An emergency is the last time you want the government interfering with your Second Amendment rights. However, that’s exactly what the town of Leland, North Carolina tried to do during Hurricane Florence. Thankfully, some quick acting advocates for Americans’ firearm rights were able to convince the town of its error. The NRA’s A1F staff report:
Officials in Leland, N.C., just outside of Wilmington—which is close to where Florence is expected to make landfall—have thought better of a directive that would have made it illegal for residents to have guns at hand during the expected hurricane. After a near-immediate challenge from the Firearms Policy Coalition, town leaders backed off that requirement.
The town issued a “State of Emergency and Evacuation Notice” ahead of Florence’s expected landfall. In part, the order said that, “Effective at 9:00 p.m. on Wednesday, September 12, 2018, the transportation or possession, or the sale or purchase of any dangerous weapon or substance, while off one’s own premises, is prohibited.”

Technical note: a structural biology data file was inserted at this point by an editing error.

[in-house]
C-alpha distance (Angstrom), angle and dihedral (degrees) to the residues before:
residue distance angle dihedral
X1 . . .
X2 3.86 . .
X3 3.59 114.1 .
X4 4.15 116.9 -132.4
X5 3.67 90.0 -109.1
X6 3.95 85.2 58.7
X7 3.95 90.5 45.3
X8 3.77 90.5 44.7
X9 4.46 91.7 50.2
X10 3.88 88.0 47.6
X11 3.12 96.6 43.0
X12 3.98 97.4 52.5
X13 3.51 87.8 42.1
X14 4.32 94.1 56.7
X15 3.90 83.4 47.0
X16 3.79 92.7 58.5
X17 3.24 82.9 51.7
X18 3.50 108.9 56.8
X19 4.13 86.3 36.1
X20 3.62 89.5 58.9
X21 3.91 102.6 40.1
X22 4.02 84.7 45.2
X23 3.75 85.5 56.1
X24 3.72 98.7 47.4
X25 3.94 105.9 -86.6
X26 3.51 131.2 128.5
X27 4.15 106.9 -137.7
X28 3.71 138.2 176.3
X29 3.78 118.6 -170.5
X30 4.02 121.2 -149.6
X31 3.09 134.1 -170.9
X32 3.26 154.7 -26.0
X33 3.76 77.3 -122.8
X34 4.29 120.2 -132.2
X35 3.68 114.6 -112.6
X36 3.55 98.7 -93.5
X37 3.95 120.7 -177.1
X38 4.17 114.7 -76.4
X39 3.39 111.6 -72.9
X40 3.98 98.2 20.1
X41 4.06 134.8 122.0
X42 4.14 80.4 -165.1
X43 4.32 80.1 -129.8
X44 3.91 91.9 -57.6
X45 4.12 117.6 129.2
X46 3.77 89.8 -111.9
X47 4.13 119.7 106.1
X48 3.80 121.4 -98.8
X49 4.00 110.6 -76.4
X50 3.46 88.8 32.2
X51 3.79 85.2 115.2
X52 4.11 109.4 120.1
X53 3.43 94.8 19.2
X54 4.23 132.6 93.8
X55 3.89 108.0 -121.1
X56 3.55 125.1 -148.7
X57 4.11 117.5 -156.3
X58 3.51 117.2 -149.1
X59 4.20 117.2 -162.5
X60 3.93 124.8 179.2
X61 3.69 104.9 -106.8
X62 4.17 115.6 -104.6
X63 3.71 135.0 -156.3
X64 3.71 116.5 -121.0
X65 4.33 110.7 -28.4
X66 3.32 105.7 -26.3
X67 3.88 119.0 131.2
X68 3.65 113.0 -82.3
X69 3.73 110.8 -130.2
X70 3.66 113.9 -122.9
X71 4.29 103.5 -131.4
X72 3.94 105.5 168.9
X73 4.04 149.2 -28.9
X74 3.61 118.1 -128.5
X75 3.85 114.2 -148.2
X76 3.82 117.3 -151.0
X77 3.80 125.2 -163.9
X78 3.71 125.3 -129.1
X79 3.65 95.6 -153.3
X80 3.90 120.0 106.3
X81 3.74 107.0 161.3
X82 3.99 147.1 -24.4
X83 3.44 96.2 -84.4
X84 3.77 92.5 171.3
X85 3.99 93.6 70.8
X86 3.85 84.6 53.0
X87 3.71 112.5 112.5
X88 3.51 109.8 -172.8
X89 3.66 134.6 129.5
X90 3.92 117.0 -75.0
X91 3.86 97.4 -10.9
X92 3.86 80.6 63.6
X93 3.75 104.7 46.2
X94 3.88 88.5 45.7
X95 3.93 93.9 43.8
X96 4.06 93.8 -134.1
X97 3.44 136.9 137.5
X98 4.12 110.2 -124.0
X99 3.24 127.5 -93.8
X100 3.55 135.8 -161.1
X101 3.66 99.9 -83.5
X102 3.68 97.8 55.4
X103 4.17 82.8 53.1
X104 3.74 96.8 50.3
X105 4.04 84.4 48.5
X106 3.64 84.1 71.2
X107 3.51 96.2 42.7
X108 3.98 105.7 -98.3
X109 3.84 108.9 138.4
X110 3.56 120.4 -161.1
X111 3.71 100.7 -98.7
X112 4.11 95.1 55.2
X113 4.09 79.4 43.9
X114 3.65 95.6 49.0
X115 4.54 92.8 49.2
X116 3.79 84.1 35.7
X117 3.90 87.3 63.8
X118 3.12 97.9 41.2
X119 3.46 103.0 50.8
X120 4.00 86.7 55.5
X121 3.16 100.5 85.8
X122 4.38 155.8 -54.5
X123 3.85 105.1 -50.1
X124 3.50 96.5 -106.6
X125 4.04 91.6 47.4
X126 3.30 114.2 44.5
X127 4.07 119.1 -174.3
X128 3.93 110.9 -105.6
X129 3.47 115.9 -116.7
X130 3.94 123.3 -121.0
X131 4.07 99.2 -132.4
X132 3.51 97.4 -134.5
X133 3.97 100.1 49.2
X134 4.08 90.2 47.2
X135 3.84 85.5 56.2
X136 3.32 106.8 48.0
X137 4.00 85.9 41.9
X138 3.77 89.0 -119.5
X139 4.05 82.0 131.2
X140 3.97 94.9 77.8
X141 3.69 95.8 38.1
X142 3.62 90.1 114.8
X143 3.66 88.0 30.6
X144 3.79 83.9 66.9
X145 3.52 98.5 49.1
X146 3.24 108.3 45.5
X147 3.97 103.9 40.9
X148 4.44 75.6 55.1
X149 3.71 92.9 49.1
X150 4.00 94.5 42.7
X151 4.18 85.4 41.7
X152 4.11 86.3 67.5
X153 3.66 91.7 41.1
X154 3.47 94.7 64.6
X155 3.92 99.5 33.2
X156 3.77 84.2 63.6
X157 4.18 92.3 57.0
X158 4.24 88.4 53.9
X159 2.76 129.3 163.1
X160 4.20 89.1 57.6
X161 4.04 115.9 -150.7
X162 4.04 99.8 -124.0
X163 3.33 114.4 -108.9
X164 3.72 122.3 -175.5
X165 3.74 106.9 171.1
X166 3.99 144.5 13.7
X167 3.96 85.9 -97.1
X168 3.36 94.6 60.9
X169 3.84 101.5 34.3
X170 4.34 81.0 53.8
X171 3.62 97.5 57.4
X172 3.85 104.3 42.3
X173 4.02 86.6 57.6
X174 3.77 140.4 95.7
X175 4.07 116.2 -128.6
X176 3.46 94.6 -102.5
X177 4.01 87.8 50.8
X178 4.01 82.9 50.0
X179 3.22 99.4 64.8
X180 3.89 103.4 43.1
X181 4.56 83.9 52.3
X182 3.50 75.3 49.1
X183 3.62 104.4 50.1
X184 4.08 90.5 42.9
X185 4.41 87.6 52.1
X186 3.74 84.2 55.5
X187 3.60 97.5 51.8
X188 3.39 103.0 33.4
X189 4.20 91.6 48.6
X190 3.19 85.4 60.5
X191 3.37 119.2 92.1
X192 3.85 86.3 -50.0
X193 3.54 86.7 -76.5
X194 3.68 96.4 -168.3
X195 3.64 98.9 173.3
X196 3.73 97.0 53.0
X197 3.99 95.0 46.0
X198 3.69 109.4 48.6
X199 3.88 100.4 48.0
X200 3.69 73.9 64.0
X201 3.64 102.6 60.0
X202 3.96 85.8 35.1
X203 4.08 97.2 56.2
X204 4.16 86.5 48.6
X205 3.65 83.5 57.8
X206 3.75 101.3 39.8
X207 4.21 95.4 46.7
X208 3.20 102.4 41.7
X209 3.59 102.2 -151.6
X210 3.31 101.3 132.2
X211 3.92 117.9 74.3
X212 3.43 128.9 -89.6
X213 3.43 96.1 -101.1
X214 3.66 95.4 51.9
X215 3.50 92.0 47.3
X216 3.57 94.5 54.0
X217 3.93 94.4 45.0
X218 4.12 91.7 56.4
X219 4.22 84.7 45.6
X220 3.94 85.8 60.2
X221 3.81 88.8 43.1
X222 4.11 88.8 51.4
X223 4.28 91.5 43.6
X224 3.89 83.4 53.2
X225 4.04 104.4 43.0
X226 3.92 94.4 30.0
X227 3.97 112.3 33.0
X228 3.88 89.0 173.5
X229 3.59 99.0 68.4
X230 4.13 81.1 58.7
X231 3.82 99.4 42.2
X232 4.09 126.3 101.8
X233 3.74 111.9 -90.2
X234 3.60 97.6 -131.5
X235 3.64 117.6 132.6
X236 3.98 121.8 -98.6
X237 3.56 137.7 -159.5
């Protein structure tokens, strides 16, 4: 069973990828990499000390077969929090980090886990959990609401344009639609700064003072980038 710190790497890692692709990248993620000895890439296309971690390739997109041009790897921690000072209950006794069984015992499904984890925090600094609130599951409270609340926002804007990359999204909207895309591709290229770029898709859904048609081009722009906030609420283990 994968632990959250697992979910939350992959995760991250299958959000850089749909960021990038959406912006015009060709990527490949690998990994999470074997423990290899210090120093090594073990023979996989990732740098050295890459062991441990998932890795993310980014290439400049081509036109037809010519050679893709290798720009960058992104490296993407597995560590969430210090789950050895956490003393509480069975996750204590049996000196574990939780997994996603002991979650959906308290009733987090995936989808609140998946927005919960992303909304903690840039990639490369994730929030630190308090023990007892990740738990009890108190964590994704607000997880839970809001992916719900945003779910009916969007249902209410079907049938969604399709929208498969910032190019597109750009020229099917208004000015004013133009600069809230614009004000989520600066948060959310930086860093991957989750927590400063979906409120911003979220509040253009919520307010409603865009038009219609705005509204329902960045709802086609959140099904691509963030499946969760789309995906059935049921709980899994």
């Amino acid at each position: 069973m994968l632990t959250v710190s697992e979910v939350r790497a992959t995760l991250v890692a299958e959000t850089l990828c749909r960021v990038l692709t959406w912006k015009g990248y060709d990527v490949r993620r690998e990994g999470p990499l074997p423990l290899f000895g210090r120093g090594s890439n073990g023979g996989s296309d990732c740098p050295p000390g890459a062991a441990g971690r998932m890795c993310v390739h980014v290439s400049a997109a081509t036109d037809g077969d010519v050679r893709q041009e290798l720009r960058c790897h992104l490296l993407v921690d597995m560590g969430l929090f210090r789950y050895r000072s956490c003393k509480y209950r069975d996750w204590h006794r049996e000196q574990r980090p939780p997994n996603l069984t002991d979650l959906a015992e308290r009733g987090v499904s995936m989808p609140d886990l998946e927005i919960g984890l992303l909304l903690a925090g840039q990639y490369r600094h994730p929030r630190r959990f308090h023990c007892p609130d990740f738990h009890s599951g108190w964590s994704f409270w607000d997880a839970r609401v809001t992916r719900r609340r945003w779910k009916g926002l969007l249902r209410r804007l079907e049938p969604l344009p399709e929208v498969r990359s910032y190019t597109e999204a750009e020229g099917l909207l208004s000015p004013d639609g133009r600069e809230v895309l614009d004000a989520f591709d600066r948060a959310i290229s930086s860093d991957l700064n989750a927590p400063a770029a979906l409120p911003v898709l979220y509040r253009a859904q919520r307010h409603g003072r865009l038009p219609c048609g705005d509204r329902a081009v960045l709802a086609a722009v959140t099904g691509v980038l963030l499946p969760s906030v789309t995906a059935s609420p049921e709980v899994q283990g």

The Diguiseppe Law Firm, acting on behalf of the Firearms Policy Coalition, responded with a letter informing town leaders that the order was outside the parameters of the law.
Town officials took the letter to heart and backed off that demand in the letter.
This is not the first time a U.S. state or territory has tried to circumvent the law during a weather emergency. The U.S. Virgin Islands implemented similar restrictions on our firearms freedom in 2017, as Hurricane Irma was tracking toward the islands. A year later, the gun grab was still in force, prompting congressional lawmakers to call the governor to task.
Read more here.
Originally posted on Yoursurvivalguy.com.